The parol evidence rule may be summarized as follows: parol evidence of contract negotiations, or of prior or contemporaneous agreements that contradict or vary the written contract, is not admissible to vary the terms of a contract which is clear and unambiguous. The rule recognizes that in back of nearly every written instrument lies a parol agreement, merged therein. The practical justification for the rule lies in the stability that it gives to written contracts; for otherwise either party might avoid his obligation by testifying that a contemporaneous oral agreement released him from the duties that he had simultaneously assumed in writing. In other words, the parol evidence rule addresses the fact that disappointed parties will have a great incentive to describe circumstances in ways that escape the explicit terms of their contracts.
The organization contracted to use of hotel facilities for a convention. The facilities were sold to the hotel and recreation corporation, which replaced the workforce with non-union employees. The organization sued for breach of contract and fraud based on an independent promise that the hotel would have union employees for the convention. On appeal, the court reversed the summary disposition for the organization. Defendants hotel and recreation corporations appealed an order from the Oakland Circuit Court (Michigan) granting summary disposition to plaintiff union organization on its claims for breach of contract, conversion, and fraud. The hotel and recreation corporations appealed the denial of their motion for summary disposition. The order granting summary disposition was reversed and the case was remanded for a determination of liquidated damages.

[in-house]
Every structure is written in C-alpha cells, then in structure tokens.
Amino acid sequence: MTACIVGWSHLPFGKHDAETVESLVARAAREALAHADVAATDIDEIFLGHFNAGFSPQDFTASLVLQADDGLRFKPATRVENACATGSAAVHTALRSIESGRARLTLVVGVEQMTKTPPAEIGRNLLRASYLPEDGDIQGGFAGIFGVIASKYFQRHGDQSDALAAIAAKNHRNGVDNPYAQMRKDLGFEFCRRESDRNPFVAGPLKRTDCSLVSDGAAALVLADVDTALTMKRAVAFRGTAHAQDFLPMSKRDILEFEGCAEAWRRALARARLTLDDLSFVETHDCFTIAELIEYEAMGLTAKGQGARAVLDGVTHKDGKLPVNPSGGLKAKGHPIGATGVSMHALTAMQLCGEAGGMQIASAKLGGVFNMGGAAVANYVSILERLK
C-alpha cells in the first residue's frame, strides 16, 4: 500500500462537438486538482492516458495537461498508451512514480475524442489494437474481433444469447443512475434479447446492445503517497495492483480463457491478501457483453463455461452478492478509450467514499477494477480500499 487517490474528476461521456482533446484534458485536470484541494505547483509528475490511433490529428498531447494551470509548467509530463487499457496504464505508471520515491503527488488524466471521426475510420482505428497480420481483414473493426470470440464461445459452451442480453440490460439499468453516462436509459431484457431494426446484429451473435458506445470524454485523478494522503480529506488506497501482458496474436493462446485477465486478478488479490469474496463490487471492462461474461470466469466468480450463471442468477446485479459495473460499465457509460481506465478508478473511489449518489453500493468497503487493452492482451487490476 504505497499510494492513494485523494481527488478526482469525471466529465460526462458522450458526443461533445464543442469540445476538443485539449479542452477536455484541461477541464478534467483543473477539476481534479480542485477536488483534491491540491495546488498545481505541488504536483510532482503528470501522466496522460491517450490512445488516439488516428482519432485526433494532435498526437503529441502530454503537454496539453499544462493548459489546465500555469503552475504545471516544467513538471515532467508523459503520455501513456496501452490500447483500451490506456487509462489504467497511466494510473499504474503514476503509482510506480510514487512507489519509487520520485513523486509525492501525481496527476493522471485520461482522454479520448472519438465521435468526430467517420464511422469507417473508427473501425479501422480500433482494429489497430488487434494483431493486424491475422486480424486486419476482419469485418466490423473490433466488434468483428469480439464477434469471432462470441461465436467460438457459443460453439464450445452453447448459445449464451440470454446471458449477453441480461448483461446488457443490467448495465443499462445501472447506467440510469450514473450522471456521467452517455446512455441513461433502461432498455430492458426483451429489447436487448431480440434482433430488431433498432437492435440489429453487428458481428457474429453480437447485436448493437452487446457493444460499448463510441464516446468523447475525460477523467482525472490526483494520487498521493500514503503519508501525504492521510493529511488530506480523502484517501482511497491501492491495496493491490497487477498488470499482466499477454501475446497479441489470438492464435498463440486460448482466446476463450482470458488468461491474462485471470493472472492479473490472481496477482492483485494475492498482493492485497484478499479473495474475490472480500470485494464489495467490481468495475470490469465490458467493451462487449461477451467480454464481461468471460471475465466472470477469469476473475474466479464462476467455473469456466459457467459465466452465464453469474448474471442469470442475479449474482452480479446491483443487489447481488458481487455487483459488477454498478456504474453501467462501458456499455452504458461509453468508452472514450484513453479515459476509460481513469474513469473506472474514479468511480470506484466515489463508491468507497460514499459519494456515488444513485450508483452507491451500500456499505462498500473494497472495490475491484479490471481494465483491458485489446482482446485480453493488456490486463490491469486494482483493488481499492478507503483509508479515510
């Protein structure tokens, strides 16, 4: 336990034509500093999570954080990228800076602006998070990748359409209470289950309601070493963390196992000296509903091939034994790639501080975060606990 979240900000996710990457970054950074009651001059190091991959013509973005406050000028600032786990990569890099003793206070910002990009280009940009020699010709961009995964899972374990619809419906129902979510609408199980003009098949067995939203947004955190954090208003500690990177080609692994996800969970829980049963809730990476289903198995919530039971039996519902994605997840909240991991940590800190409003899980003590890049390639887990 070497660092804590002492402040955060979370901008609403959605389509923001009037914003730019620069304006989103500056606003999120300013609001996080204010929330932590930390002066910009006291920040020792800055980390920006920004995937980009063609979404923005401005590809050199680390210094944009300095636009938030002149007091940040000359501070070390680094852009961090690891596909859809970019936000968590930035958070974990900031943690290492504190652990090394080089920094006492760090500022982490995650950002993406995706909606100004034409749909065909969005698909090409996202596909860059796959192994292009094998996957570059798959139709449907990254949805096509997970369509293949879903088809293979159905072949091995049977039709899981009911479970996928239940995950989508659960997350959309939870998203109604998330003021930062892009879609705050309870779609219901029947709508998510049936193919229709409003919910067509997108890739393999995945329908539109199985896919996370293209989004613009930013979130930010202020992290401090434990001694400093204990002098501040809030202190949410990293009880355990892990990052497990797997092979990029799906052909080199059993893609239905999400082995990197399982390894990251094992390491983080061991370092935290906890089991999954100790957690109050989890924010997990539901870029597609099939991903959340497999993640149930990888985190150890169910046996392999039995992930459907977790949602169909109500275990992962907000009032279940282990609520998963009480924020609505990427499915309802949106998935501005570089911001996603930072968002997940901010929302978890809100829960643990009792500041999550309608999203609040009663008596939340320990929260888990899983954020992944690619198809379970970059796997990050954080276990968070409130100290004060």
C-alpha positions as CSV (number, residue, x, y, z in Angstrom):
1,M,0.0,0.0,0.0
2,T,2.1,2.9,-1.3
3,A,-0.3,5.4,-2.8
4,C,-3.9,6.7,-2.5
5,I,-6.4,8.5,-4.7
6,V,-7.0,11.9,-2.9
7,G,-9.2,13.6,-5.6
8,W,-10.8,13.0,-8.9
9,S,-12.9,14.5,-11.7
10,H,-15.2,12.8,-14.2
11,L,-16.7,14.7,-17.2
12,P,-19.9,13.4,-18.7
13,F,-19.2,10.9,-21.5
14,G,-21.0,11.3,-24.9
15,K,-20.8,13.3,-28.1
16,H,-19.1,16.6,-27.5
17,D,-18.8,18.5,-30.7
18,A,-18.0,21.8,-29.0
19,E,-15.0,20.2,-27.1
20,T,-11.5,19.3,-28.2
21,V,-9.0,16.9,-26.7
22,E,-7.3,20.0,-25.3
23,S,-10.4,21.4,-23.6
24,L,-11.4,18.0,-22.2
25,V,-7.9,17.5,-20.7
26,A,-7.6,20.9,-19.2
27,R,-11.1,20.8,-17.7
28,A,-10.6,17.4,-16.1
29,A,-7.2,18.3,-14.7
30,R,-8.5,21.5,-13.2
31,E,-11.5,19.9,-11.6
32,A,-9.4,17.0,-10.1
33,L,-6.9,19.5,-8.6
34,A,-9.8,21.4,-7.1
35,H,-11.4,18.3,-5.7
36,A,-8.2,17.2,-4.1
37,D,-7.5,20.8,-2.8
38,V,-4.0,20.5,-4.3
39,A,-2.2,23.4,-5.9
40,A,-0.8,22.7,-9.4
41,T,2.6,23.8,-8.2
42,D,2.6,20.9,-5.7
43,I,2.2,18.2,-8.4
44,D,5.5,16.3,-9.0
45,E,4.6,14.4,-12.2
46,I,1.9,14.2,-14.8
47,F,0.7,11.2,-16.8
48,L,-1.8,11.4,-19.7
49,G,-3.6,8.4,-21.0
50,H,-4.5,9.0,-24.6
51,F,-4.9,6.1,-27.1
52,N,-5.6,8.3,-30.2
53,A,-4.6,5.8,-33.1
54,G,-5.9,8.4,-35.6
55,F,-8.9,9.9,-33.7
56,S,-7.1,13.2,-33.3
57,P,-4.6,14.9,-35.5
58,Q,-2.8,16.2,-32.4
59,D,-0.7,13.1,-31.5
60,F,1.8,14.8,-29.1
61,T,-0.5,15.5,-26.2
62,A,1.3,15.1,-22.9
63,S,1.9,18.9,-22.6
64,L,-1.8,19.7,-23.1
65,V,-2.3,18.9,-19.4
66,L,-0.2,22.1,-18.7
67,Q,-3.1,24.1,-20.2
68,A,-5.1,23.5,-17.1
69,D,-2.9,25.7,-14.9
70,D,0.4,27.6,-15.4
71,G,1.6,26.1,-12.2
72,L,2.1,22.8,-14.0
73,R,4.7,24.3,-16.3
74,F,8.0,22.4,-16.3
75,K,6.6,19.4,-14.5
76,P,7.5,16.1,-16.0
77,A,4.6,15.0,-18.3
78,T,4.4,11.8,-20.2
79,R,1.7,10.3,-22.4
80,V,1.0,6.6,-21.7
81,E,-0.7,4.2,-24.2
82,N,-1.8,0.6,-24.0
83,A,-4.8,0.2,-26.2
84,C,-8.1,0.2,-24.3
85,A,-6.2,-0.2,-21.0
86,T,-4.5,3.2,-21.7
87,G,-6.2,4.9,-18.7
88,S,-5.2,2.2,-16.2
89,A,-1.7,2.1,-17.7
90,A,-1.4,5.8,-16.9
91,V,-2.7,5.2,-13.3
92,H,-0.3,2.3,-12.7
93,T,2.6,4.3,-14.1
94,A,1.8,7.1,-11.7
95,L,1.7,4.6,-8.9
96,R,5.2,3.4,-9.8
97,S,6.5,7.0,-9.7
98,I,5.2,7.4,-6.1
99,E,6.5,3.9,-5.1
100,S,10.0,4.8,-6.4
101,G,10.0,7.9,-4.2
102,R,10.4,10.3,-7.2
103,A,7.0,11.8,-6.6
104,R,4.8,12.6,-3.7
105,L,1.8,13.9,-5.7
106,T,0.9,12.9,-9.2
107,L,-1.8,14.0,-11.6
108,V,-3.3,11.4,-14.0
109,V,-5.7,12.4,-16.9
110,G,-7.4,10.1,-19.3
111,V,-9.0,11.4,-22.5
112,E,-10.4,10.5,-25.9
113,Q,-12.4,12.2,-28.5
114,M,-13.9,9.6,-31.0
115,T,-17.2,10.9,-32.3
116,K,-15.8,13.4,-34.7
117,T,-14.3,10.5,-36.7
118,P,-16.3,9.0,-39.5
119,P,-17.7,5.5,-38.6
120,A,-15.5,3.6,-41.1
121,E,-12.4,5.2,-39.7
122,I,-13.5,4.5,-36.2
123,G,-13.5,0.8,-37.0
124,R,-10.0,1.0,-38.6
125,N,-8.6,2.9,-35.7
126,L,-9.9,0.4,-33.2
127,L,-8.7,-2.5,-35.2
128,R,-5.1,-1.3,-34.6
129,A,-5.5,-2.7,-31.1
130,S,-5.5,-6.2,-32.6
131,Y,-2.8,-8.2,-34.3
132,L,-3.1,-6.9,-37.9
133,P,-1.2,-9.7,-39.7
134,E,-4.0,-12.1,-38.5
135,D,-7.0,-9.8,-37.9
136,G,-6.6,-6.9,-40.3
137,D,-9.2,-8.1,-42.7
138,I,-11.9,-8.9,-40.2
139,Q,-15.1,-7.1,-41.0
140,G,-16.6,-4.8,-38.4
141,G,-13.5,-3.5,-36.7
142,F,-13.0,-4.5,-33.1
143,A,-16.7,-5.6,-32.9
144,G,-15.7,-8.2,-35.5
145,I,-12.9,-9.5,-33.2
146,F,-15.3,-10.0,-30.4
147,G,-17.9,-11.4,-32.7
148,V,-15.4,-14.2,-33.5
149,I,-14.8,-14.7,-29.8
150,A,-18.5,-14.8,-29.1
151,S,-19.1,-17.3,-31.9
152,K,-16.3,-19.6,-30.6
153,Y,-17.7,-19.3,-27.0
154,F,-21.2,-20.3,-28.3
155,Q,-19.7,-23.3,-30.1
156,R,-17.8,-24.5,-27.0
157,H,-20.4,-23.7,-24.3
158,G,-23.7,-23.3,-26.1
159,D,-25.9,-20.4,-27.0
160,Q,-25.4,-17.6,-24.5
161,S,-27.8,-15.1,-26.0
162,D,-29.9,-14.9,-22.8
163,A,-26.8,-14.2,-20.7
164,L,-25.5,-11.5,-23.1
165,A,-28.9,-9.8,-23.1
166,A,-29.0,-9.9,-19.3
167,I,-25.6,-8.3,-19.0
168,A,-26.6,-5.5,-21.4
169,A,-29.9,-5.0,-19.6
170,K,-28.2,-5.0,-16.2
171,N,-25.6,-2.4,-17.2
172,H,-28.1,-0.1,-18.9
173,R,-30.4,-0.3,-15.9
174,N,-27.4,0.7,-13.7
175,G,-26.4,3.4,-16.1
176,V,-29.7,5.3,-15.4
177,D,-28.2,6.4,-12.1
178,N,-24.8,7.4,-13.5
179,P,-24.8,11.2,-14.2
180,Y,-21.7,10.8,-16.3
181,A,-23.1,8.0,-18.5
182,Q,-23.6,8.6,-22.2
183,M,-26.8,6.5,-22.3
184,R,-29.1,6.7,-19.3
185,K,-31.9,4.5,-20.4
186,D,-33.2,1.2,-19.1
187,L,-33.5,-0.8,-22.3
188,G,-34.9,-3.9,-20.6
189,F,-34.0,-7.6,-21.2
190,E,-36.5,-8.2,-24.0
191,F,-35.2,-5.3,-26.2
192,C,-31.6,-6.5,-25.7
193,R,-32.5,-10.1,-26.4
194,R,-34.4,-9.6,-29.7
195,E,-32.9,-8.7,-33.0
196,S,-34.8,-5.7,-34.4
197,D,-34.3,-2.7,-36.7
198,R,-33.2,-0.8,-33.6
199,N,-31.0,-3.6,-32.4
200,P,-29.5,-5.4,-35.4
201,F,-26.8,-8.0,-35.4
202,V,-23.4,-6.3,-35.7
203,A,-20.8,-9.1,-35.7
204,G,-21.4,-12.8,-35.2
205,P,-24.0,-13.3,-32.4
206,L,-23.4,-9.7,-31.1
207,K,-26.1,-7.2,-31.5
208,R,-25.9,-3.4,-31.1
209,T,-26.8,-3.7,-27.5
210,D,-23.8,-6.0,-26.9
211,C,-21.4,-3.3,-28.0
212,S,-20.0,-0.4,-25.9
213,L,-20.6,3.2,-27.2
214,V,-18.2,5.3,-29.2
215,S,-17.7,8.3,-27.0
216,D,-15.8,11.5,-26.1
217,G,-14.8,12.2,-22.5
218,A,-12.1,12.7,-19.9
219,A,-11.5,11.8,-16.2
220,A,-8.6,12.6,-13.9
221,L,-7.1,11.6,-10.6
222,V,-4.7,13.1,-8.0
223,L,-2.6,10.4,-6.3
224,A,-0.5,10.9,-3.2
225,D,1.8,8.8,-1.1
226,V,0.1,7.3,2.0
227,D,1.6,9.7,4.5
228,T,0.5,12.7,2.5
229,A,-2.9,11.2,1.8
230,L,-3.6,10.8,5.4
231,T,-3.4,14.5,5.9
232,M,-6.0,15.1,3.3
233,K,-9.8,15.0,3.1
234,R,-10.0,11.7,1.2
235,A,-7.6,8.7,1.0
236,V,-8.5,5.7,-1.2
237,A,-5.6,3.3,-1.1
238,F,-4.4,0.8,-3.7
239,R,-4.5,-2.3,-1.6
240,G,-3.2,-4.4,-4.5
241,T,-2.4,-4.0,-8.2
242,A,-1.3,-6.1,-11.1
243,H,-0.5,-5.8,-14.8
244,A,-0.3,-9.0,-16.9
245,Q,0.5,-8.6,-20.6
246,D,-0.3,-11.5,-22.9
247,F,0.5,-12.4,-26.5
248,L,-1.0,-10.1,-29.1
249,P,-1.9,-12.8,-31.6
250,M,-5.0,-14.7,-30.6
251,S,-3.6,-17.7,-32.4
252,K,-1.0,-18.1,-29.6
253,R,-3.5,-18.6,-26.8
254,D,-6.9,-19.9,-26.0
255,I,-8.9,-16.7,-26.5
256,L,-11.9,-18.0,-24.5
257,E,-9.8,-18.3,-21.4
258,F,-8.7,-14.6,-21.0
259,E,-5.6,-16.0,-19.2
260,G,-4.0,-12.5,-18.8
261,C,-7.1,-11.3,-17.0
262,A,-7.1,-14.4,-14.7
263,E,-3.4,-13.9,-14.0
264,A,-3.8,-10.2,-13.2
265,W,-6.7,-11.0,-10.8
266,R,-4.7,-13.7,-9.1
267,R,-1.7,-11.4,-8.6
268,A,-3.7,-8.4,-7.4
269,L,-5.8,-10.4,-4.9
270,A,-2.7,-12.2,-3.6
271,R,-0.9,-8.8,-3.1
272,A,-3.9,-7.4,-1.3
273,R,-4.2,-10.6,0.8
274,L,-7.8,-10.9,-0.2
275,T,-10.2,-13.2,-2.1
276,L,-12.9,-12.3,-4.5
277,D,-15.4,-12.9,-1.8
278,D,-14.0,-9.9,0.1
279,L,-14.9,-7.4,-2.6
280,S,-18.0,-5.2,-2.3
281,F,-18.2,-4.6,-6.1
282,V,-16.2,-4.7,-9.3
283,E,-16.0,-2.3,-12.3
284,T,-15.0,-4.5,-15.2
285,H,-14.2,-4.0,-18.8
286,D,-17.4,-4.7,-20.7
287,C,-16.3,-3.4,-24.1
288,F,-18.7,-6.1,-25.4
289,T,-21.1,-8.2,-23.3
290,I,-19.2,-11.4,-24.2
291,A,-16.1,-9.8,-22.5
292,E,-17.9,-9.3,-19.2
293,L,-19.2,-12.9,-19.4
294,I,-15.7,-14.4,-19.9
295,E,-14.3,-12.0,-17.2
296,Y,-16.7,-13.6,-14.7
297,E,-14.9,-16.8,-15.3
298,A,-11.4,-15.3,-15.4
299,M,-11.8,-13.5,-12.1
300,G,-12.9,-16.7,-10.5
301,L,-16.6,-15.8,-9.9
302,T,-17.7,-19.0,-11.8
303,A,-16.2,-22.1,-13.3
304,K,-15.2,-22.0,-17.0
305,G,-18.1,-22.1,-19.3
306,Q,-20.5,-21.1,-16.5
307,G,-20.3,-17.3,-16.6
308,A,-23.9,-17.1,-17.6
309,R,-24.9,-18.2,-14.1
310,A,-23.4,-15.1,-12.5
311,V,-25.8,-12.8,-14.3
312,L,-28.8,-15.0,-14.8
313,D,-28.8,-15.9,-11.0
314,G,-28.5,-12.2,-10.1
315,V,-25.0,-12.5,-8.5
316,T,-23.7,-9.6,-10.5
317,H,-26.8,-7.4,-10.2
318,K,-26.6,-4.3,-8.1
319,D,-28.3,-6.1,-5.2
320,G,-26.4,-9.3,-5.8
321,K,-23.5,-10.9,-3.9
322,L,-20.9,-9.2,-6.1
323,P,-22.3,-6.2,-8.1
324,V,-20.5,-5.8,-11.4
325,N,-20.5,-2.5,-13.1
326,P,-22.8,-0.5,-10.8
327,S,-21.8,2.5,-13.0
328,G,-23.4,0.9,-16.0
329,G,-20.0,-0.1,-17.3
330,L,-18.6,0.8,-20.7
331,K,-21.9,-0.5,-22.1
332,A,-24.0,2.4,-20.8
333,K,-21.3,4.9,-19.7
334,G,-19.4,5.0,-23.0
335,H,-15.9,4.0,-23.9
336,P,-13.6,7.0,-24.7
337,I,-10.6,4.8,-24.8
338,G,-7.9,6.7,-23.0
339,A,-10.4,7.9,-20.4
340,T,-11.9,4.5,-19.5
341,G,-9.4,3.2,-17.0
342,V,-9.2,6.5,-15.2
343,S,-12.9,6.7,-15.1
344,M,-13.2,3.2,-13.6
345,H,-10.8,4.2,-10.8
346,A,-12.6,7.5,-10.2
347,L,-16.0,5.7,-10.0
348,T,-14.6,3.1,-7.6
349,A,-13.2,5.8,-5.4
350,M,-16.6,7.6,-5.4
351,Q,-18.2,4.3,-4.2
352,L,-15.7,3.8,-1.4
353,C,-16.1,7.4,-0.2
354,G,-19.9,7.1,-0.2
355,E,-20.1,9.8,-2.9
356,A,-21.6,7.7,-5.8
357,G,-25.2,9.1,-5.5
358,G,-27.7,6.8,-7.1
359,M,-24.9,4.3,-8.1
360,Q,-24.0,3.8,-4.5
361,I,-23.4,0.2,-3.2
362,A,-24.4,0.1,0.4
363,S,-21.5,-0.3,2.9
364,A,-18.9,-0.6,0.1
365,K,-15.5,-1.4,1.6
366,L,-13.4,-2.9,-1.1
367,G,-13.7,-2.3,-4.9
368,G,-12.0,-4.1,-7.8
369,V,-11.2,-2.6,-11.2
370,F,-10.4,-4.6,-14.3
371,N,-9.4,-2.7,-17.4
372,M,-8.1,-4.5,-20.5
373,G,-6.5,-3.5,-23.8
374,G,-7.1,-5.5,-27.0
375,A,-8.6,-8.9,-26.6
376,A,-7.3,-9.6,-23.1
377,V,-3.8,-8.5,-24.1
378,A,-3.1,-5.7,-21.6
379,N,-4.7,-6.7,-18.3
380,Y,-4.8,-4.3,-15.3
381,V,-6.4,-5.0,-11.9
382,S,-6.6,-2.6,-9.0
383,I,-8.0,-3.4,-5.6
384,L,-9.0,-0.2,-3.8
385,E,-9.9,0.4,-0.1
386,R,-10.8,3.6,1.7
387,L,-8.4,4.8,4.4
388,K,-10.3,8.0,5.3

Is parol evidence admissible with regard to the threshold question of integration where the written agreement includes an explicit merger or integration clause?
The court declined to follow Van Pembrook, holding that a merger clause was conclusive and parol evidence was not admissible to show that an agreement was not integrated except in cases of fraud that invalidate the integration clause or where an agreement was incomplete on its face and parol evidence was necessary to fill the gaps. As to the fraud claim, the merger clause made it unreasonable for the organization to rely on any representations not in the contract. The trial court also erred in ruling invalid the liquidated damages provision because it was reasonable in relation to the potential injury from cancellation.